"Homeland" is back for a fourth season, and while I don't plan to cover the show regularly anymore, I have some thoughts on the two-hour premiere, coming up just as soon as I wage a 1-year war 14 times... "You know what? Fuck you! No, really, Carrie. Fuck you! What the hell is wrong with you?" -Quinn Once upon a time, Showtime was going to air only a single "Homeland" episode tonight, paired with the debut of Dominic West and company in "The Affair." At a certain point — possibly because "The Affair" appears to be behind schedule (critics still haven't seen more than the first episode) — the plan changed to the double feature we got instead. But in terms of shaping the real-world narrative about the state of "Homeland" post-Brody, I think the show would have been much better off with the original scheduling. On its own, "The Drone Queen" does »
- Alan Sepinwall
Homeland fans are eyeing the show’s upcoming fourth season with trepidation. After last year’s slog through unnecessary plot arcs, the show fell out of favor with viewers. But then the finale slammed us with an intriguing twist, making us wonder where writers would take things next. The new season begins tonight, answering the question that’s been on viewers’ minds: Will Homeland return as the series we once loved? (Before reading ahead, know that this piece contains spoilers.)
First, let’s look back at the end of last season. Fans were shocked when would-be terrorist Sgt. Nicholas Brody (Damian Lewis) was publicly executed in Iran after a CIA mission. His lover, agency operative Carrie Mathison (Claire Danes), watched him die while pregnant with his child.
Viewers didn’t see the plot twist coming, but the dramatic end to the lead characters’ tumultuous relationship was praised. There was no »
- Rahsheeda Ali
Showtime’s Homeland concluded a trilogy of sorts with its Season 3 finale, as Nicholas Brody (played by Damian Lewis) — a disgraced Marine sergeant who loomed large as both a sometime threat to his own country and as a pivotal figure in CIA officer Carrie Mathison’s life — was written off the canvas in a quite definitive manner.
Related Homeland Season 4 Scoop on Carrie and Quinn
With Brody removed from the equation, Carrie (Claire Danes) stationed in Islamabad Kabul and her onetime boss Saul Berenson toiling for a private military contract as Season 4 opens this Sunday at 9/8c (with two new »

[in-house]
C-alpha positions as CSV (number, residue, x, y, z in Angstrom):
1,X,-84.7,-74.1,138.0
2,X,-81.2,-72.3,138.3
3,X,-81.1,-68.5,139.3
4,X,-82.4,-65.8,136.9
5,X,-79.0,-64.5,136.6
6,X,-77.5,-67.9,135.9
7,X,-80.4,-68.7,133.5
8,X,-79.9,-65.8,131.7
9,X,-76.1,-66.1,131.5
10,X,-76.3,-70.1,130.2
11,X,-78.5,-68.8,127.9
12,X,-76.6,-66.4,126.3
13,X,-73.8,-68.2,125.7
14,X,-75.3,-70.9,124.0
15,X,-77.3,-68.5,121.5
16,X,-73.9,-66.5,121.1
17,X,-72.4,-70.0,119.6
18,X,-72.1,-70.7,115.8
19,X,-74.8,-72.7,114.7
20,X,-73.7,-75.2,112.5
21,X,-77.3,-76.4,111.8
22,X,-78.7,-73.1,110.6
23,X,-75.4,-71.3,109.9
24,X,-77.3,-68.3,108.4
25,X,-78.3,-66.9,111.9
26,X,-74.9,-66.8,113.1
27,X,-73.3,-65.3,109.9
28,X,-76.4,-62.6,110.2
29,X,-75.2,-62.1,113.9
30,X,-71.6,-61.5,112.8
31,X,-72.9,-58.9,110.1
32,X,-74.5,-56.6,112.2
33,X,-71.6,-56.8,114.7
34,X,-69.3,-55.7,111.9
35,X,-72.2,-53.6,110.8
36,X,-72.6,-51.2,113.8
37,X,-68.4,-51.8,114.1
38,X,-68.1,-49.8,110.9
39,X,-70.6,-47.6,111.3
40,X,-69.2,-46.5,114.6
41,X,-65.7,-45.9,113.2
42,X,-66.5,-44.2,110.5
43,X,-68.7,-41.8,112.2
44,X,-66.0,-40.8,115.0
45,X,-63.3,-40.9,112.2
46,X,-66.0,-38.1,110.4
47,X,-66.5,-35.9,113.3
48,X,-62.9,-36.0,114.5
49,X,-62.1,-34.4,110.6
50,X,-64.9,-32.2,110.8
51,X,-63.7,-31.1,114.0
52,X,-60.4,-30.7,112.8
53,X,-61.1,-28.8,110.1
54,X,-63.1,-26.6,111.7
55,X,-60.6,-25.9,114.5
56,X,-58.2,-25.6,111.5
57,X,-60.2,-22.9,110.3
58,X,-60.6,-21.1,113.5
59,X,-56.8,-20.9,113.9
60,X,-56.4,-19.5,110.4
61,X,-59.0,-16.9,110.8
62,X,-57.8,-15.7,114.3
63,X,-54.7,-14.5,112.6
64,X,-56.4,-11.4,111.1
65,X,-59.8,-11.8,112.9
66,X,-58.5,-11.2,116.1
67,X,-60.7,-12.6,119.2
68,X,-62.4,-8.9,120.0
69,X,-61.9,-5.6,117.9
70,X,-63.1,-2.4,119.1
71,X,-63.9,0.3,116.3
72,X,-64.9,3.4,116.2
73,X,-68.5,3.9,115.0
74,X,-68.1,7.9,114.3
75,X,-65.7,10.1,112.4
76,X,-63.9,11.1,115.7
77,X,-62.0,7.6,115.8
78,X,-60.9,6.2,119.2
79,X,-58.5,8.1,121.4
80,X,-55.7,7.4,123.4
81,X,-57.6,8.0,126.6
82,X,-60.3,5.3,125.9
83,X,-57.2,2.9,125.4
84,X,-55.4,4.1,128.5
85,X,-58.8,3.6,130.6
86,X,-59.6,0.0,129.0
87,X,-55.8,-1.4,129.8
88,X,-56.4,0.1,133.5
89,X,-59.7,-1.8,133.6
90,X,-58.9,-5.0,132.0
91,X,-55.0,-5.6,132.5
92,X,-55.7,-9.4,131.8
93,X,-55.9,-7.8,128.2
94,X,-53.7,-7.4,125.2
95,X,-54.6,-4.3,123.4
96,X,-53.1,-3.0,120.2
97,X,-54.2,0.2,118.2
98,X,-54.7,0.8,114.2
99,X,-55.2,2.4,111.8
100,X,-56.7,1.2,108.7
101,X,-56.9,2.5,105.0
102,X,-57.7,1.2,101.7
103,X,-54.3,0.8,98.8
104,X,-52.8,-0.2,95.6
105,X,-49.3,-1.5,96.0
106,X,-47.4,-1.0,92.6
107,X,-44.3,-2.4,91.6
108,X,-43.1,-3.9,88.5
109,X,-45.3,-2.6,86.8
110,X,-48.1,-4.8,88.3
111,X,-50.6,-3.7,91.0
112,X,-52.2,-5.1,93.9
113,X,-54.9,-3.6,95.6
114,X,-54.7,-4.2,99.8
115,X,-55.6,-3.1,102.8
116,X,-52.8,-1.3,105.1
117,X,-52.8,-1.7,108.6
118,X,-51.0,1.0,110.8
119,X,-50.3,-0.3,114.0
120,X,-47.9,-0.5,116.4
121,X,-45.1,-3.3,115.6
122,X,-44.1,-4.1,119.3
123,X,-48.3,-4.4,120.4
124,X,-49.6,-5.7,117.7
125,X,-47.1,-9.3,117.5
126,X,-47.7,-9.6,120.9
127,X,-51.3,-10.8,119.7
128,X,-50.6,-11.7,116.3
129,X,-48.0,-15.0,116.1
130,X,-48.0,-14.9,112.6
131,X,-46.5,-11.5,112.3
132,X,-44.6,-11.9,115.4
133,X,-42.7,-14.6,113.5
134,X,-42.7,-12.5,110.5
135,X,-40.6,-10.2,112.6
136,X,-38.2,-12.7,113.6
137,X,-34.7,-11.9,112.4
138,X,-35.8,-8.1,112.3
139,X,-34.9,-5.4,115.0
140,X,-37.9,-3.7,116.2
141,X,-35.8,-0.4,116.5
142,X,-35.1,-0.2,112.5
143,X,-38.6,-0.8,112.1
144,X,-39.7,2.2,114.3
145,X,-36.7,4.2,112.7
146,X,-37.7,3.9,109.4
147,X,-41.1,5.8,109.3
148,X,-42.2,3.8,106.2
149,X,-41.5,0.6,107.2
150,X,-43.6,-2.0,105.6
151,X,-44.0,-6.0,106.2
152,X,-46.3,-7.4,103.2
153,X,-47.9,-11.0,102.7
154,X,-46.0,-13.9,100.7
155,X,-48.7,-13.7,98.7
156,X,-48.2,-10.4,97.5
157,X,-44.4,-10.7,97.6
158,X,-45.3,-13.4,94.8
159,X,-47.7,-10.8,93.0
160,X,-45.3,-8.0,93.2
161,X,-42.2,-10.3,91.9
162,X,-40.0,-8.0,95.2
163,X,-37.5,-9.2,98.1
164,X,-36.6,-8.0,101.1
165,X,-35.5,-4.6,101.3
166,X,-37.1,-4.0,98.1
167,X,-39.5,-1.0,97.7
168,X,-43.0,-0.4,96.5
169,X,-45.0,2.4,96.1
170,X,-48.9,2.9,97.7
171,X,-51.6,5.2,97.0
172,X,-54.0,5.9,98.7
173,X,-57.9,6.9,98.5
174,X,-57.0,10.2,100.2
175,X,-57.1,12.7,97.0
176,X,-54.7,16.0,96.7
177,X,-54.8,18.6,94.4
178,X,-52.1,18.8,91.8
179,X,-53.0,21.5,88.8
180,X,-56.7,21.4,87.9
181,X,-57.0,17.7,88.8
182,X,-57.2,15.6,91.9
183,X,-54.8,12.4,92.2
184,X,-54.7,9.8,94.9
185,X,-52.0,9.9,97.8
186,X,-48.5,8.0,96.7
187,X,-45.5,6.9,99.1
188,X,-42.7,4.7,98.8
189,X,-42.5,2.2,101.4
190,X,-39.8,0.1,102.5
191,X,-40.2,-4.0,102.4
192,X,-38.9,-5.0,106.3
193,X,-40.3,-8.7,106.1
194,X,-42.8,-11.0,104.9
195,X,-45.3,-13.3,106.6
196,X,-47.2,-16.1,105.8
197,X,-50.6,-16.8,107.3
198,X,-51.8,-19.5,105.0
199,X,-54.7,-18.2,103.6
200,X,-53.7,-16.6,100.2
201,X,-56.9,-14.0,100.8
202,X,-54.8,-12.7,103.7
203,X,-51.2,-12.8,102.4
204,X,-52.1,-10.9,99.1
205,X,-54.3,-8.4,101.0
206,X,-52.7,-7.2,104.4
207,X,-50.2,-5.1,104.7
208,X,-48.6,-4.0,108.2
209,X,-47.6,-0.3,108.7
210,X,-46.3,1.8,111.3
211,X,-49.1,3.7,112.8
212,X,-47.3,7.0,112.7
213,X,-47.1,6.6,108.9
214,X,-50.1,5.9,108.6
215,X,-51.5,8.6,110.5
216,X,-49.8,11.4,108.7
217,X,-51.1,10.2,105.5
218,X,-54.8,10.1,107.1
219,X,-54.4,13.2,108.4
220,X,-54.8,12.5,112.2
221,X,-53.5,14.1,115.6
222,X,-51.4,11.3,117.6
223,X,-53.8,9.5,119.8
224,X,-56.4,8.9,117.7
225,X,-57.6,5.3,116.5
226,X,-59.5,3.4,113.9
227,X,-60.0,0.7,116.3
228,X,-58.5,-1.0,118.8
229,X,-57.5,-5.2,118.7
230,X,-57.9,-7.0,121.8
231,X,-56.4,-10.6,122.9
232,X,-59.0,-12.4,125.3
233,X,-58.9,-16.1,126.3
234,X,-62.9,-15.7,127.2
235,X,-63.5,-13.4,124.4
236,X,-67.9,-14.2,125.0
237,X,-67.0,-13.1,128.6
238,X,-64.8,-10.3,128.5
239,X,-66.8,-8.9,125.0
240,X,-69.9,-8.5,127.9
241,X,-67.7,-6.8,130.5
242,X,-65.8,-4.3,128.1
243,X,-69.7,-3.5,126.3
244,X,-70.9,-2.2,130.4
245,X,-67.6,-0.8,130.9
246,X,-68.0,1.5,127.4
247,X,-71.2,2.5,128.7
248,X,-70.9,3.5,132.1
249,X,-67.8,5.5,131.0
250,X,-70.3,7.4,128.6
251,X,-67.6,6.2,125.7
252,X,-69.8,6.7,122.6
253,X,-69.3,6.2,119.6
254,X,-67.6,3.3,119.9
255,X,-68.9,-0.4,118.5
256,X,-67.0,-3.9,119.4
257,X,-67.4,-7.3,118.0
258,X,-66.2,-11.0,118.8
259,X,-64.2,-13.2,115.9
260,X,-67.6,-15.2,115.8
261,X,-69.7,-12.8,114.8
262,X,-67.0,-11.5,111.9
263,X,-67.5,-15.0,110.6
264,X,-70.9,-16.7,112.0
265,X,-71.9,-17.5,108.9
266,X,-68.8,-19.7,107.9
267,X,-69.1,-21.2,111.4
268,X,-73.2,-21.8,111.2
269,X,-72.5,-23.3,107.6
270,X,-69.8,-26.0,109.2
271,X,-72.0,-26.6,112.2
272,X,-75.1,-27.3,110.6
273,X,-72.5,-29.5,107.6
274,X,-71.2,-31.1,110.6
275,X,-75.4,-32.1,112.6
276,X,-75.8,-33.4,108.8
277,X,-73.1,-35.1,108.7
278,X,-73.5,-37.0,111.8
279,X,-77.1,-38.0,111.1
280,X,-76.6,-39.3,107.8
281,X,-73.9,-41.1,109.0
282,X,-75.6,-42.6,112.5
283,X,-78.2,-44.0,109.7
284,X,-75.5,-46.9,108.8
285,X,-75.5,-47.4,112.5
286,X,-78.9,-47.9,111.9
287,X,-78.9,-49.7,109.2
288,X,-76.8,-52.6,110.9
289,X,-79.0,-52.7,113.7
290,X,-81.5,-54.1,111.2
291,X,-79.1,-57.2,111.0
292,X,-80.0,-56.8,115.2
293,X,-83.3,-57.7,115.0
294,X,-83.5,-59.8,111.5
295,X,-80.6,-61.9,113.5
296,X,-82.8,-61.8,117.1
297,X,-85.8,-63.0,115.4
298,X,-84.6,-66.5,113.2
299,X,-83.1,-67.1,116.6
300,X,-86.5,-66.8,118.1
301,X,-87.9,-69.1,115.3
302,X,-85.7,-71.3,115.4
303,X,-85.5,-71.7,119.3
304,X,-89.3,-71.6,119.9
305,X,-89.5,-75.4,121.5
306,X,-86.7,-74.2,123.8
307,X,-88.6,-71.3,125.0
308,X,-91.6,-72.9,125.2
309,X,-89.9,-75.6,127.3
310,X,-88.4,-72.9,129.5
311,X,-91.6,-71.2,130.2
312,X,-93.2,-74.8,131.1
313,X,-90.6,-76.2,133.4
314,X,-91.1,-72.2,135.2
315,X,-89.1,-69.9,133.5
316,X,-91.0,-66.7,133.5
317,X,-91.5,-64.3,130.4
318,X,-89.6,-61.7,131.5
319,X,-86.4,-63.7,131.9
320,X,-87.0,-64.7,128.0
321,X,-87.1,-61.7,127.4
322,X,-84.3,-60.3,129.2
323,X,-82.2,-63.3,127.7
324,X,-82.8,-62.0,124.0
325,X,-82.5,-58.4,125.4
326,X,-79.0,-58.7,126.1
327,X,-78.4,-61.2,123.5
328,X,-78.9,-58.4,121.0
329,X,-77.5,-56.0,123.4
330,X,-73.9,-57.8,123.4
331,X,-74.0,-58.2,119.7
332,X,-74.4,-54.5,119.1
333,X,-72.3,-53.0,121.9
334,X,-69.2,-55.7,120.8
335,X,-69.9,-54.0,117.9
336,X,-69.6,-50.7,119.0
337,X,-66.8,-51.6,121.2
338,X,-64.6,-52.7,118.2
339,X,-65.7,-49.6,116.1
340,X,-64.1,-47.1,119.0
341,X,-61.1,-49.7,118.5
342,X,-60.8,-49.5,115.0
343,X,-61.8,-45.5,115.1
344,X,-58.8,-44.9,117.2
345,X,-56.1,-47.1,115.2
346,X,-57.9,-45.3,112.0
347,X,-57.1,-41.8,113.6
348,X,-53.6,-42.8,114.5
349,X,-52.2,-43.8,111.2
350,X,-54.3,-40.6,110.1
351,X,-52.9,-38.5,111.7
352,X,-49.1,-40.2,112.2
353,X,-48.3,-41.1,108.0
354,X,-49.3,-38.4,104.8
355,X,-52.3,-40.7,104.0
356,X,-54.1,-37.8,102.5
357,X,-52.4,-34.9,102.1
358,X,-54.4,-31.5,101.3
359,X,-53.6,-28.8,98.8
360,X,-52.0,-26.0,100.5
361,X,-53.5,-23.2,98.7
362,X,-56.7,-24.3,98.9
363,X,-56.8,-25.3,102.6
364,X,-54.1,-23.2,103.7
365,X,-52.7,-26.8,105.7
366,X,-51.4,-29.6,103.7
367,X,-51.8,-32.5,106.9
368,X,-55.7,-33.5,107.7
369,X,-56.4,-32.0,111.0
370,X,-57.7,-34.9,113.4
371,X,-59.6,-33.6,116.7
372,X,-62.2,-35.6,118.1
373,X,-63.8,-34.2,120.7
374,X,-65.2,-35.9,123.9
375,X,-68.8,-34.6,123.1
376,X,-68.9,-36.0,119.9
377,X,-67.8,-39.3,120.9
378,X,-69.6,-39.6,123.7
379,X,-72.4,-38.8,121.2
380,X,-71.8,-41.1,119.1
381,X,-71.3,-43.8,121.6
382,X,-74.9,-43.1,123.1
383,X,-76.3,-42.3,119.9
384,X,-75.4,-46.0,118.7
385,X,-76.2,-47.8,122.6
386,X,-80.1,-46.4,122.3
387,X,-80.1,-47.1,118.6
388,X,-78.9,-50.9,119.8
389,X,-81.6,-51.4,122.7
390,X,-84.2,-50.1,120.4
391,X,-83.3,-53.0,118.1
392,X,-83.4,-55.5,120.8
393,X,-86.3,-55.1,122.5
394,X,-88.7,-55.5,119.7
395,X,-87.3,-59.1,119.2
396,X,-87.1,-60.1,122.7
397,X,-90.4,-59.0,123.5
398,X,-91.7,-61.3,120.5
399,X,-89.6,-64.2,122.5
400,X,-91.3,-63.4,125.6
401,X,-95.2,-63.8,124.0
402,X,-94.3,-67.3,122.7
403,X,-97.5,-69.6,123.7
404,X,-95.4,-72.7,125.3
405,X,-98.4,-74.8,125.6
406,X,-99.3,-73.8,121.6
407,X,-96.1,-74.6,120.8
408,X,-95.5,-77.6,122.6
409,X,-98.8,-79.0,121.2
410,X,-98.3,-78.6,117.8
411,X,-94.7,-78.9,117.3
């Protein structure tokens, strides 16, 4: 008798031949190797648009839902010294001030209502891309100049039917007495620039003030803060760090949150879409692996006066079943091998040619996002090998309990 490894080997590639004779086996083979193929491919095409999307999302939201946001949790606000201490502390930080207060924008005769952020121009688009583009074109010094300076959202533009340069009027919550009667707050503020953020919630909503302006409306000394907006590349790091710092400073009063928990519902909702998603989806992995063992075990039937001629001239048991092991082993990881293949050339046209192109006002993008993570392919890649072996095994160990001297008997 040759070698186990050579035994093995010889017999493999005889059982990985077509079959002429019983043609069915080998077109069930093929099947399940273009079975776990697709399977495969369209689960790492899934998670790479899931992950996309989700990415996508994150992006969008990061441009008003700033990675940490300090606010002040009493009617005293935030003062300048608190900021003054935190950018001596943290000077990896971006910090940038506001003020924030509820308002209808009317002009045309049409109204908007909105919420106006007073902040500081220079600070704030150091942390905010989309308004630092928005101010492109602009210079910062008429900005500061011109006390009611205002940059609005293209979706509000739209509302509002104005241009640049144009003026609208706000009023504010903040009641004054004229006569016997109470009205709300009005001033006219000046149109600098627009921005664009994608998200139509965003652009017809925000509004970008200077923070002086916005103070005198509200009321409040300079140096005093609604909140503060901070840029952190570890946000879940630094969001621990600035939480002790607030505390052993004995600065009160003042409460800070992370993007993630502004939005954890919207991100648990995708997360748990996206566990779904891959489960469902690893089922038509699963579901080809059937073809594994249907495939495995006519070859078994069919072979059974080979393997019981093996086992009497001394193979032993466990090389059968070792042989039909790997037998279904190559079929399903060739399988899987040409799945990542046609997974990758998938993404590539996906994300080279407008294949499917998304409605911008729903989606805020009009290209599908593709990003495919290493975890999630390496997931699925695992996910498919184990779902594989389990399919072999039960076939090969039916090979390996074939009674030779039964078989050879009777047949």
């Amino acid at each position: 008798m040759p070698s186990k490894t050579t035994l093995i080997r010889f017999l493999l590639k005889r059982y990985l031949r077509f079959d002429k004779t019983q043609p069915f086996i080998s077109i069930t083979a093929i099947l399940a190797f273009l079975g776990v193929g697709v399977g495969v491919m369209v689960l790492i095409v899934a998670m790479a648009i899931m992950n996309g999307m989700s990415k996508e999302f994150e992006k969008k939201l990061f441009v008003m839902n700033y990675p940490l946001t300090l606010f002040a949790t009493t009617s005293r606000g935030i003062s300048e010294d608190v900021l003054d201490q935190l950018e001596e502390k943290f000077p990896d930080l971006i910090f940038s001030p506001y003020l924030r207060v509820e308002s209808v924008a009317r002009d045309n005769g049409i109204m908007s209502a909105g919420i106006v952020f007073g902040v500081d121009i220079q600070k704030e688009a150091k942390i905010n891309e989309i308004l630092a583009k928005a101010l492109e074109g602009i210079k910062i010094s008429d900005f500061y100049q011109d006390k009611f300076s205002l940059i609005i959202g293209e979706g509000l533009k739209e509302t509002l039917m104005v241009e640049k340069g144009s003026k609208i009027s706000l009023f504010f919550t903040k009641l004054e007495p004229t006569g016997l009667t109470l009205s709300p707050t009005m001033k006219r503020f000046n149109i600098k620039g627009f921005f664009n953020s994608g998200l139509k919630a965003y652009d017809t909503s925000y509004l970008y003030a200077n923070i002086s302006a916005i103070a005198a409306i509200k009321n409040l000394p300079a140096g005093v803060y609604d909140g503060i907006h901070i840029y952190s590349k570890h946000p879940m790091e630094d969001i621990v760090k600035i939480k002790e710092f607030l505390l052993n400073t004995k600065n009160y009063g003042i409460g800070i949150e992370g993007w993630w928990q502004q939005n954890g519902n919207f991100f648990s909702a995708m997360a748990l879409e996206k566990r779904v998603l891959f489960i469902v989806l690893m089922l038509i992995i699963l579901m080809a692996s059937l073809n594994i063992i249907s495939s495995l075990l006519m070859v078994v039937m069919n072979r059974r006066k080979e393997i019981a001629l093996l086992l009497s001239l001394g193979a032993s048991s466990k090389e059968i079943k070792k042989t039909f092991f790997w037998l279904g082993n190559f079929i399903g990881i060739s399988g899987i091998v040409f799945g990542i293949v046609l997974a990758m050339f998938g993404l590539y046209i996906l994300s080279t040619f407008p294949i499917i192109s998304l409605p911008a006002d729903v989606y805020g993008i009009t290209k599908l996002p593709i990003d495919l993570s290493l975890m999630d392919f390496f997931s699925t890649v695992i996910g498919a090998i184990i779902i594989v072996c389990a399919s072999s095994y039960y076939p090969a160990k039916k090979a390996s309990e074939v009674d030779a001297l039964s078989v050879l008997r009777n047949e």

Let's face it, after receiving well-deserved critical and viewer acclaim for its first stellar season, Showtime's “Homeland” proceeded to slowly go off the rails in its subsequent two years on the air. The problem could be summed up in two words: Damian Lewis. Don't get me wrong, the Emmy-winning actor was brilliant as the tortured Nicholas Brody, and it wasn't even necessarily his fault he became the problem. Brody was supposed to die, and for Carrie Mathison's (Claire Danes) story, he needed to die. But he was an acclaimed award winner, so he didn't die. And then he continued to not. »
- Jason Hughes
Speaking ahead of the fourth season premiere, Gansa said that he finds it difficult to look at the series "objectively".
"We love our show and we bleed for our show," he said. "So when there's any criticism that comes back our way, we take it seriously, and we take it personally."
Gansa went on to say that he is proud of Homeland's last season, commenting: "I can only say I don't know how you can look at the last six or seven episodes that we did last season and not say that Homeland is one of the best shows on television. I am so proud of those episodes.
"And in my view, especially the last two were among the best episodes we've ever done. Of course, I'm biased. I can't say any more. »
The executive producers of Homeland have opened up about Carrie's state of mind in the new season.
"Carrie is very stable in terms of her illness, but I think she's got a period of grieving to do and coming to terms with what happened at the end of last season," executive producer Alex Gansa said.
"That's identified by the child that she had. So the baby exists as a marker for her emotionally. But the place that she's in now is a place where you cannot have dependents, so she was forced to leave the child at home."
The producers also defended the fact that Carrie is still employed despite her previous misdemeanours and issues.
"Emotionally she »
When a show goes awry, how many seasons do you give it to correct its course? It depends on the show, of course, but in the case of Homeland, my answer is two. Season one was close to great (even though, as I've said many times on this site, it probably should've been a miniseries). Season two was a train wreck, and season three slightly less so. At least they finally killed off Brody (Damian Lewis), the Marine turned terrorist turned double-agent turned triple-agent whose tryst with CIA analyst Carrie Mathison (Claire Danes) sparked a furtive affair in season one, transforming what might otherwise have been a military-political process series into a doomed love story. Sure, the love story had its moments (season two's "Q&A" was a series high point), but it also condemned Homeland to a dramaturgical in-between state. It was too preposterous to be taken seriously as »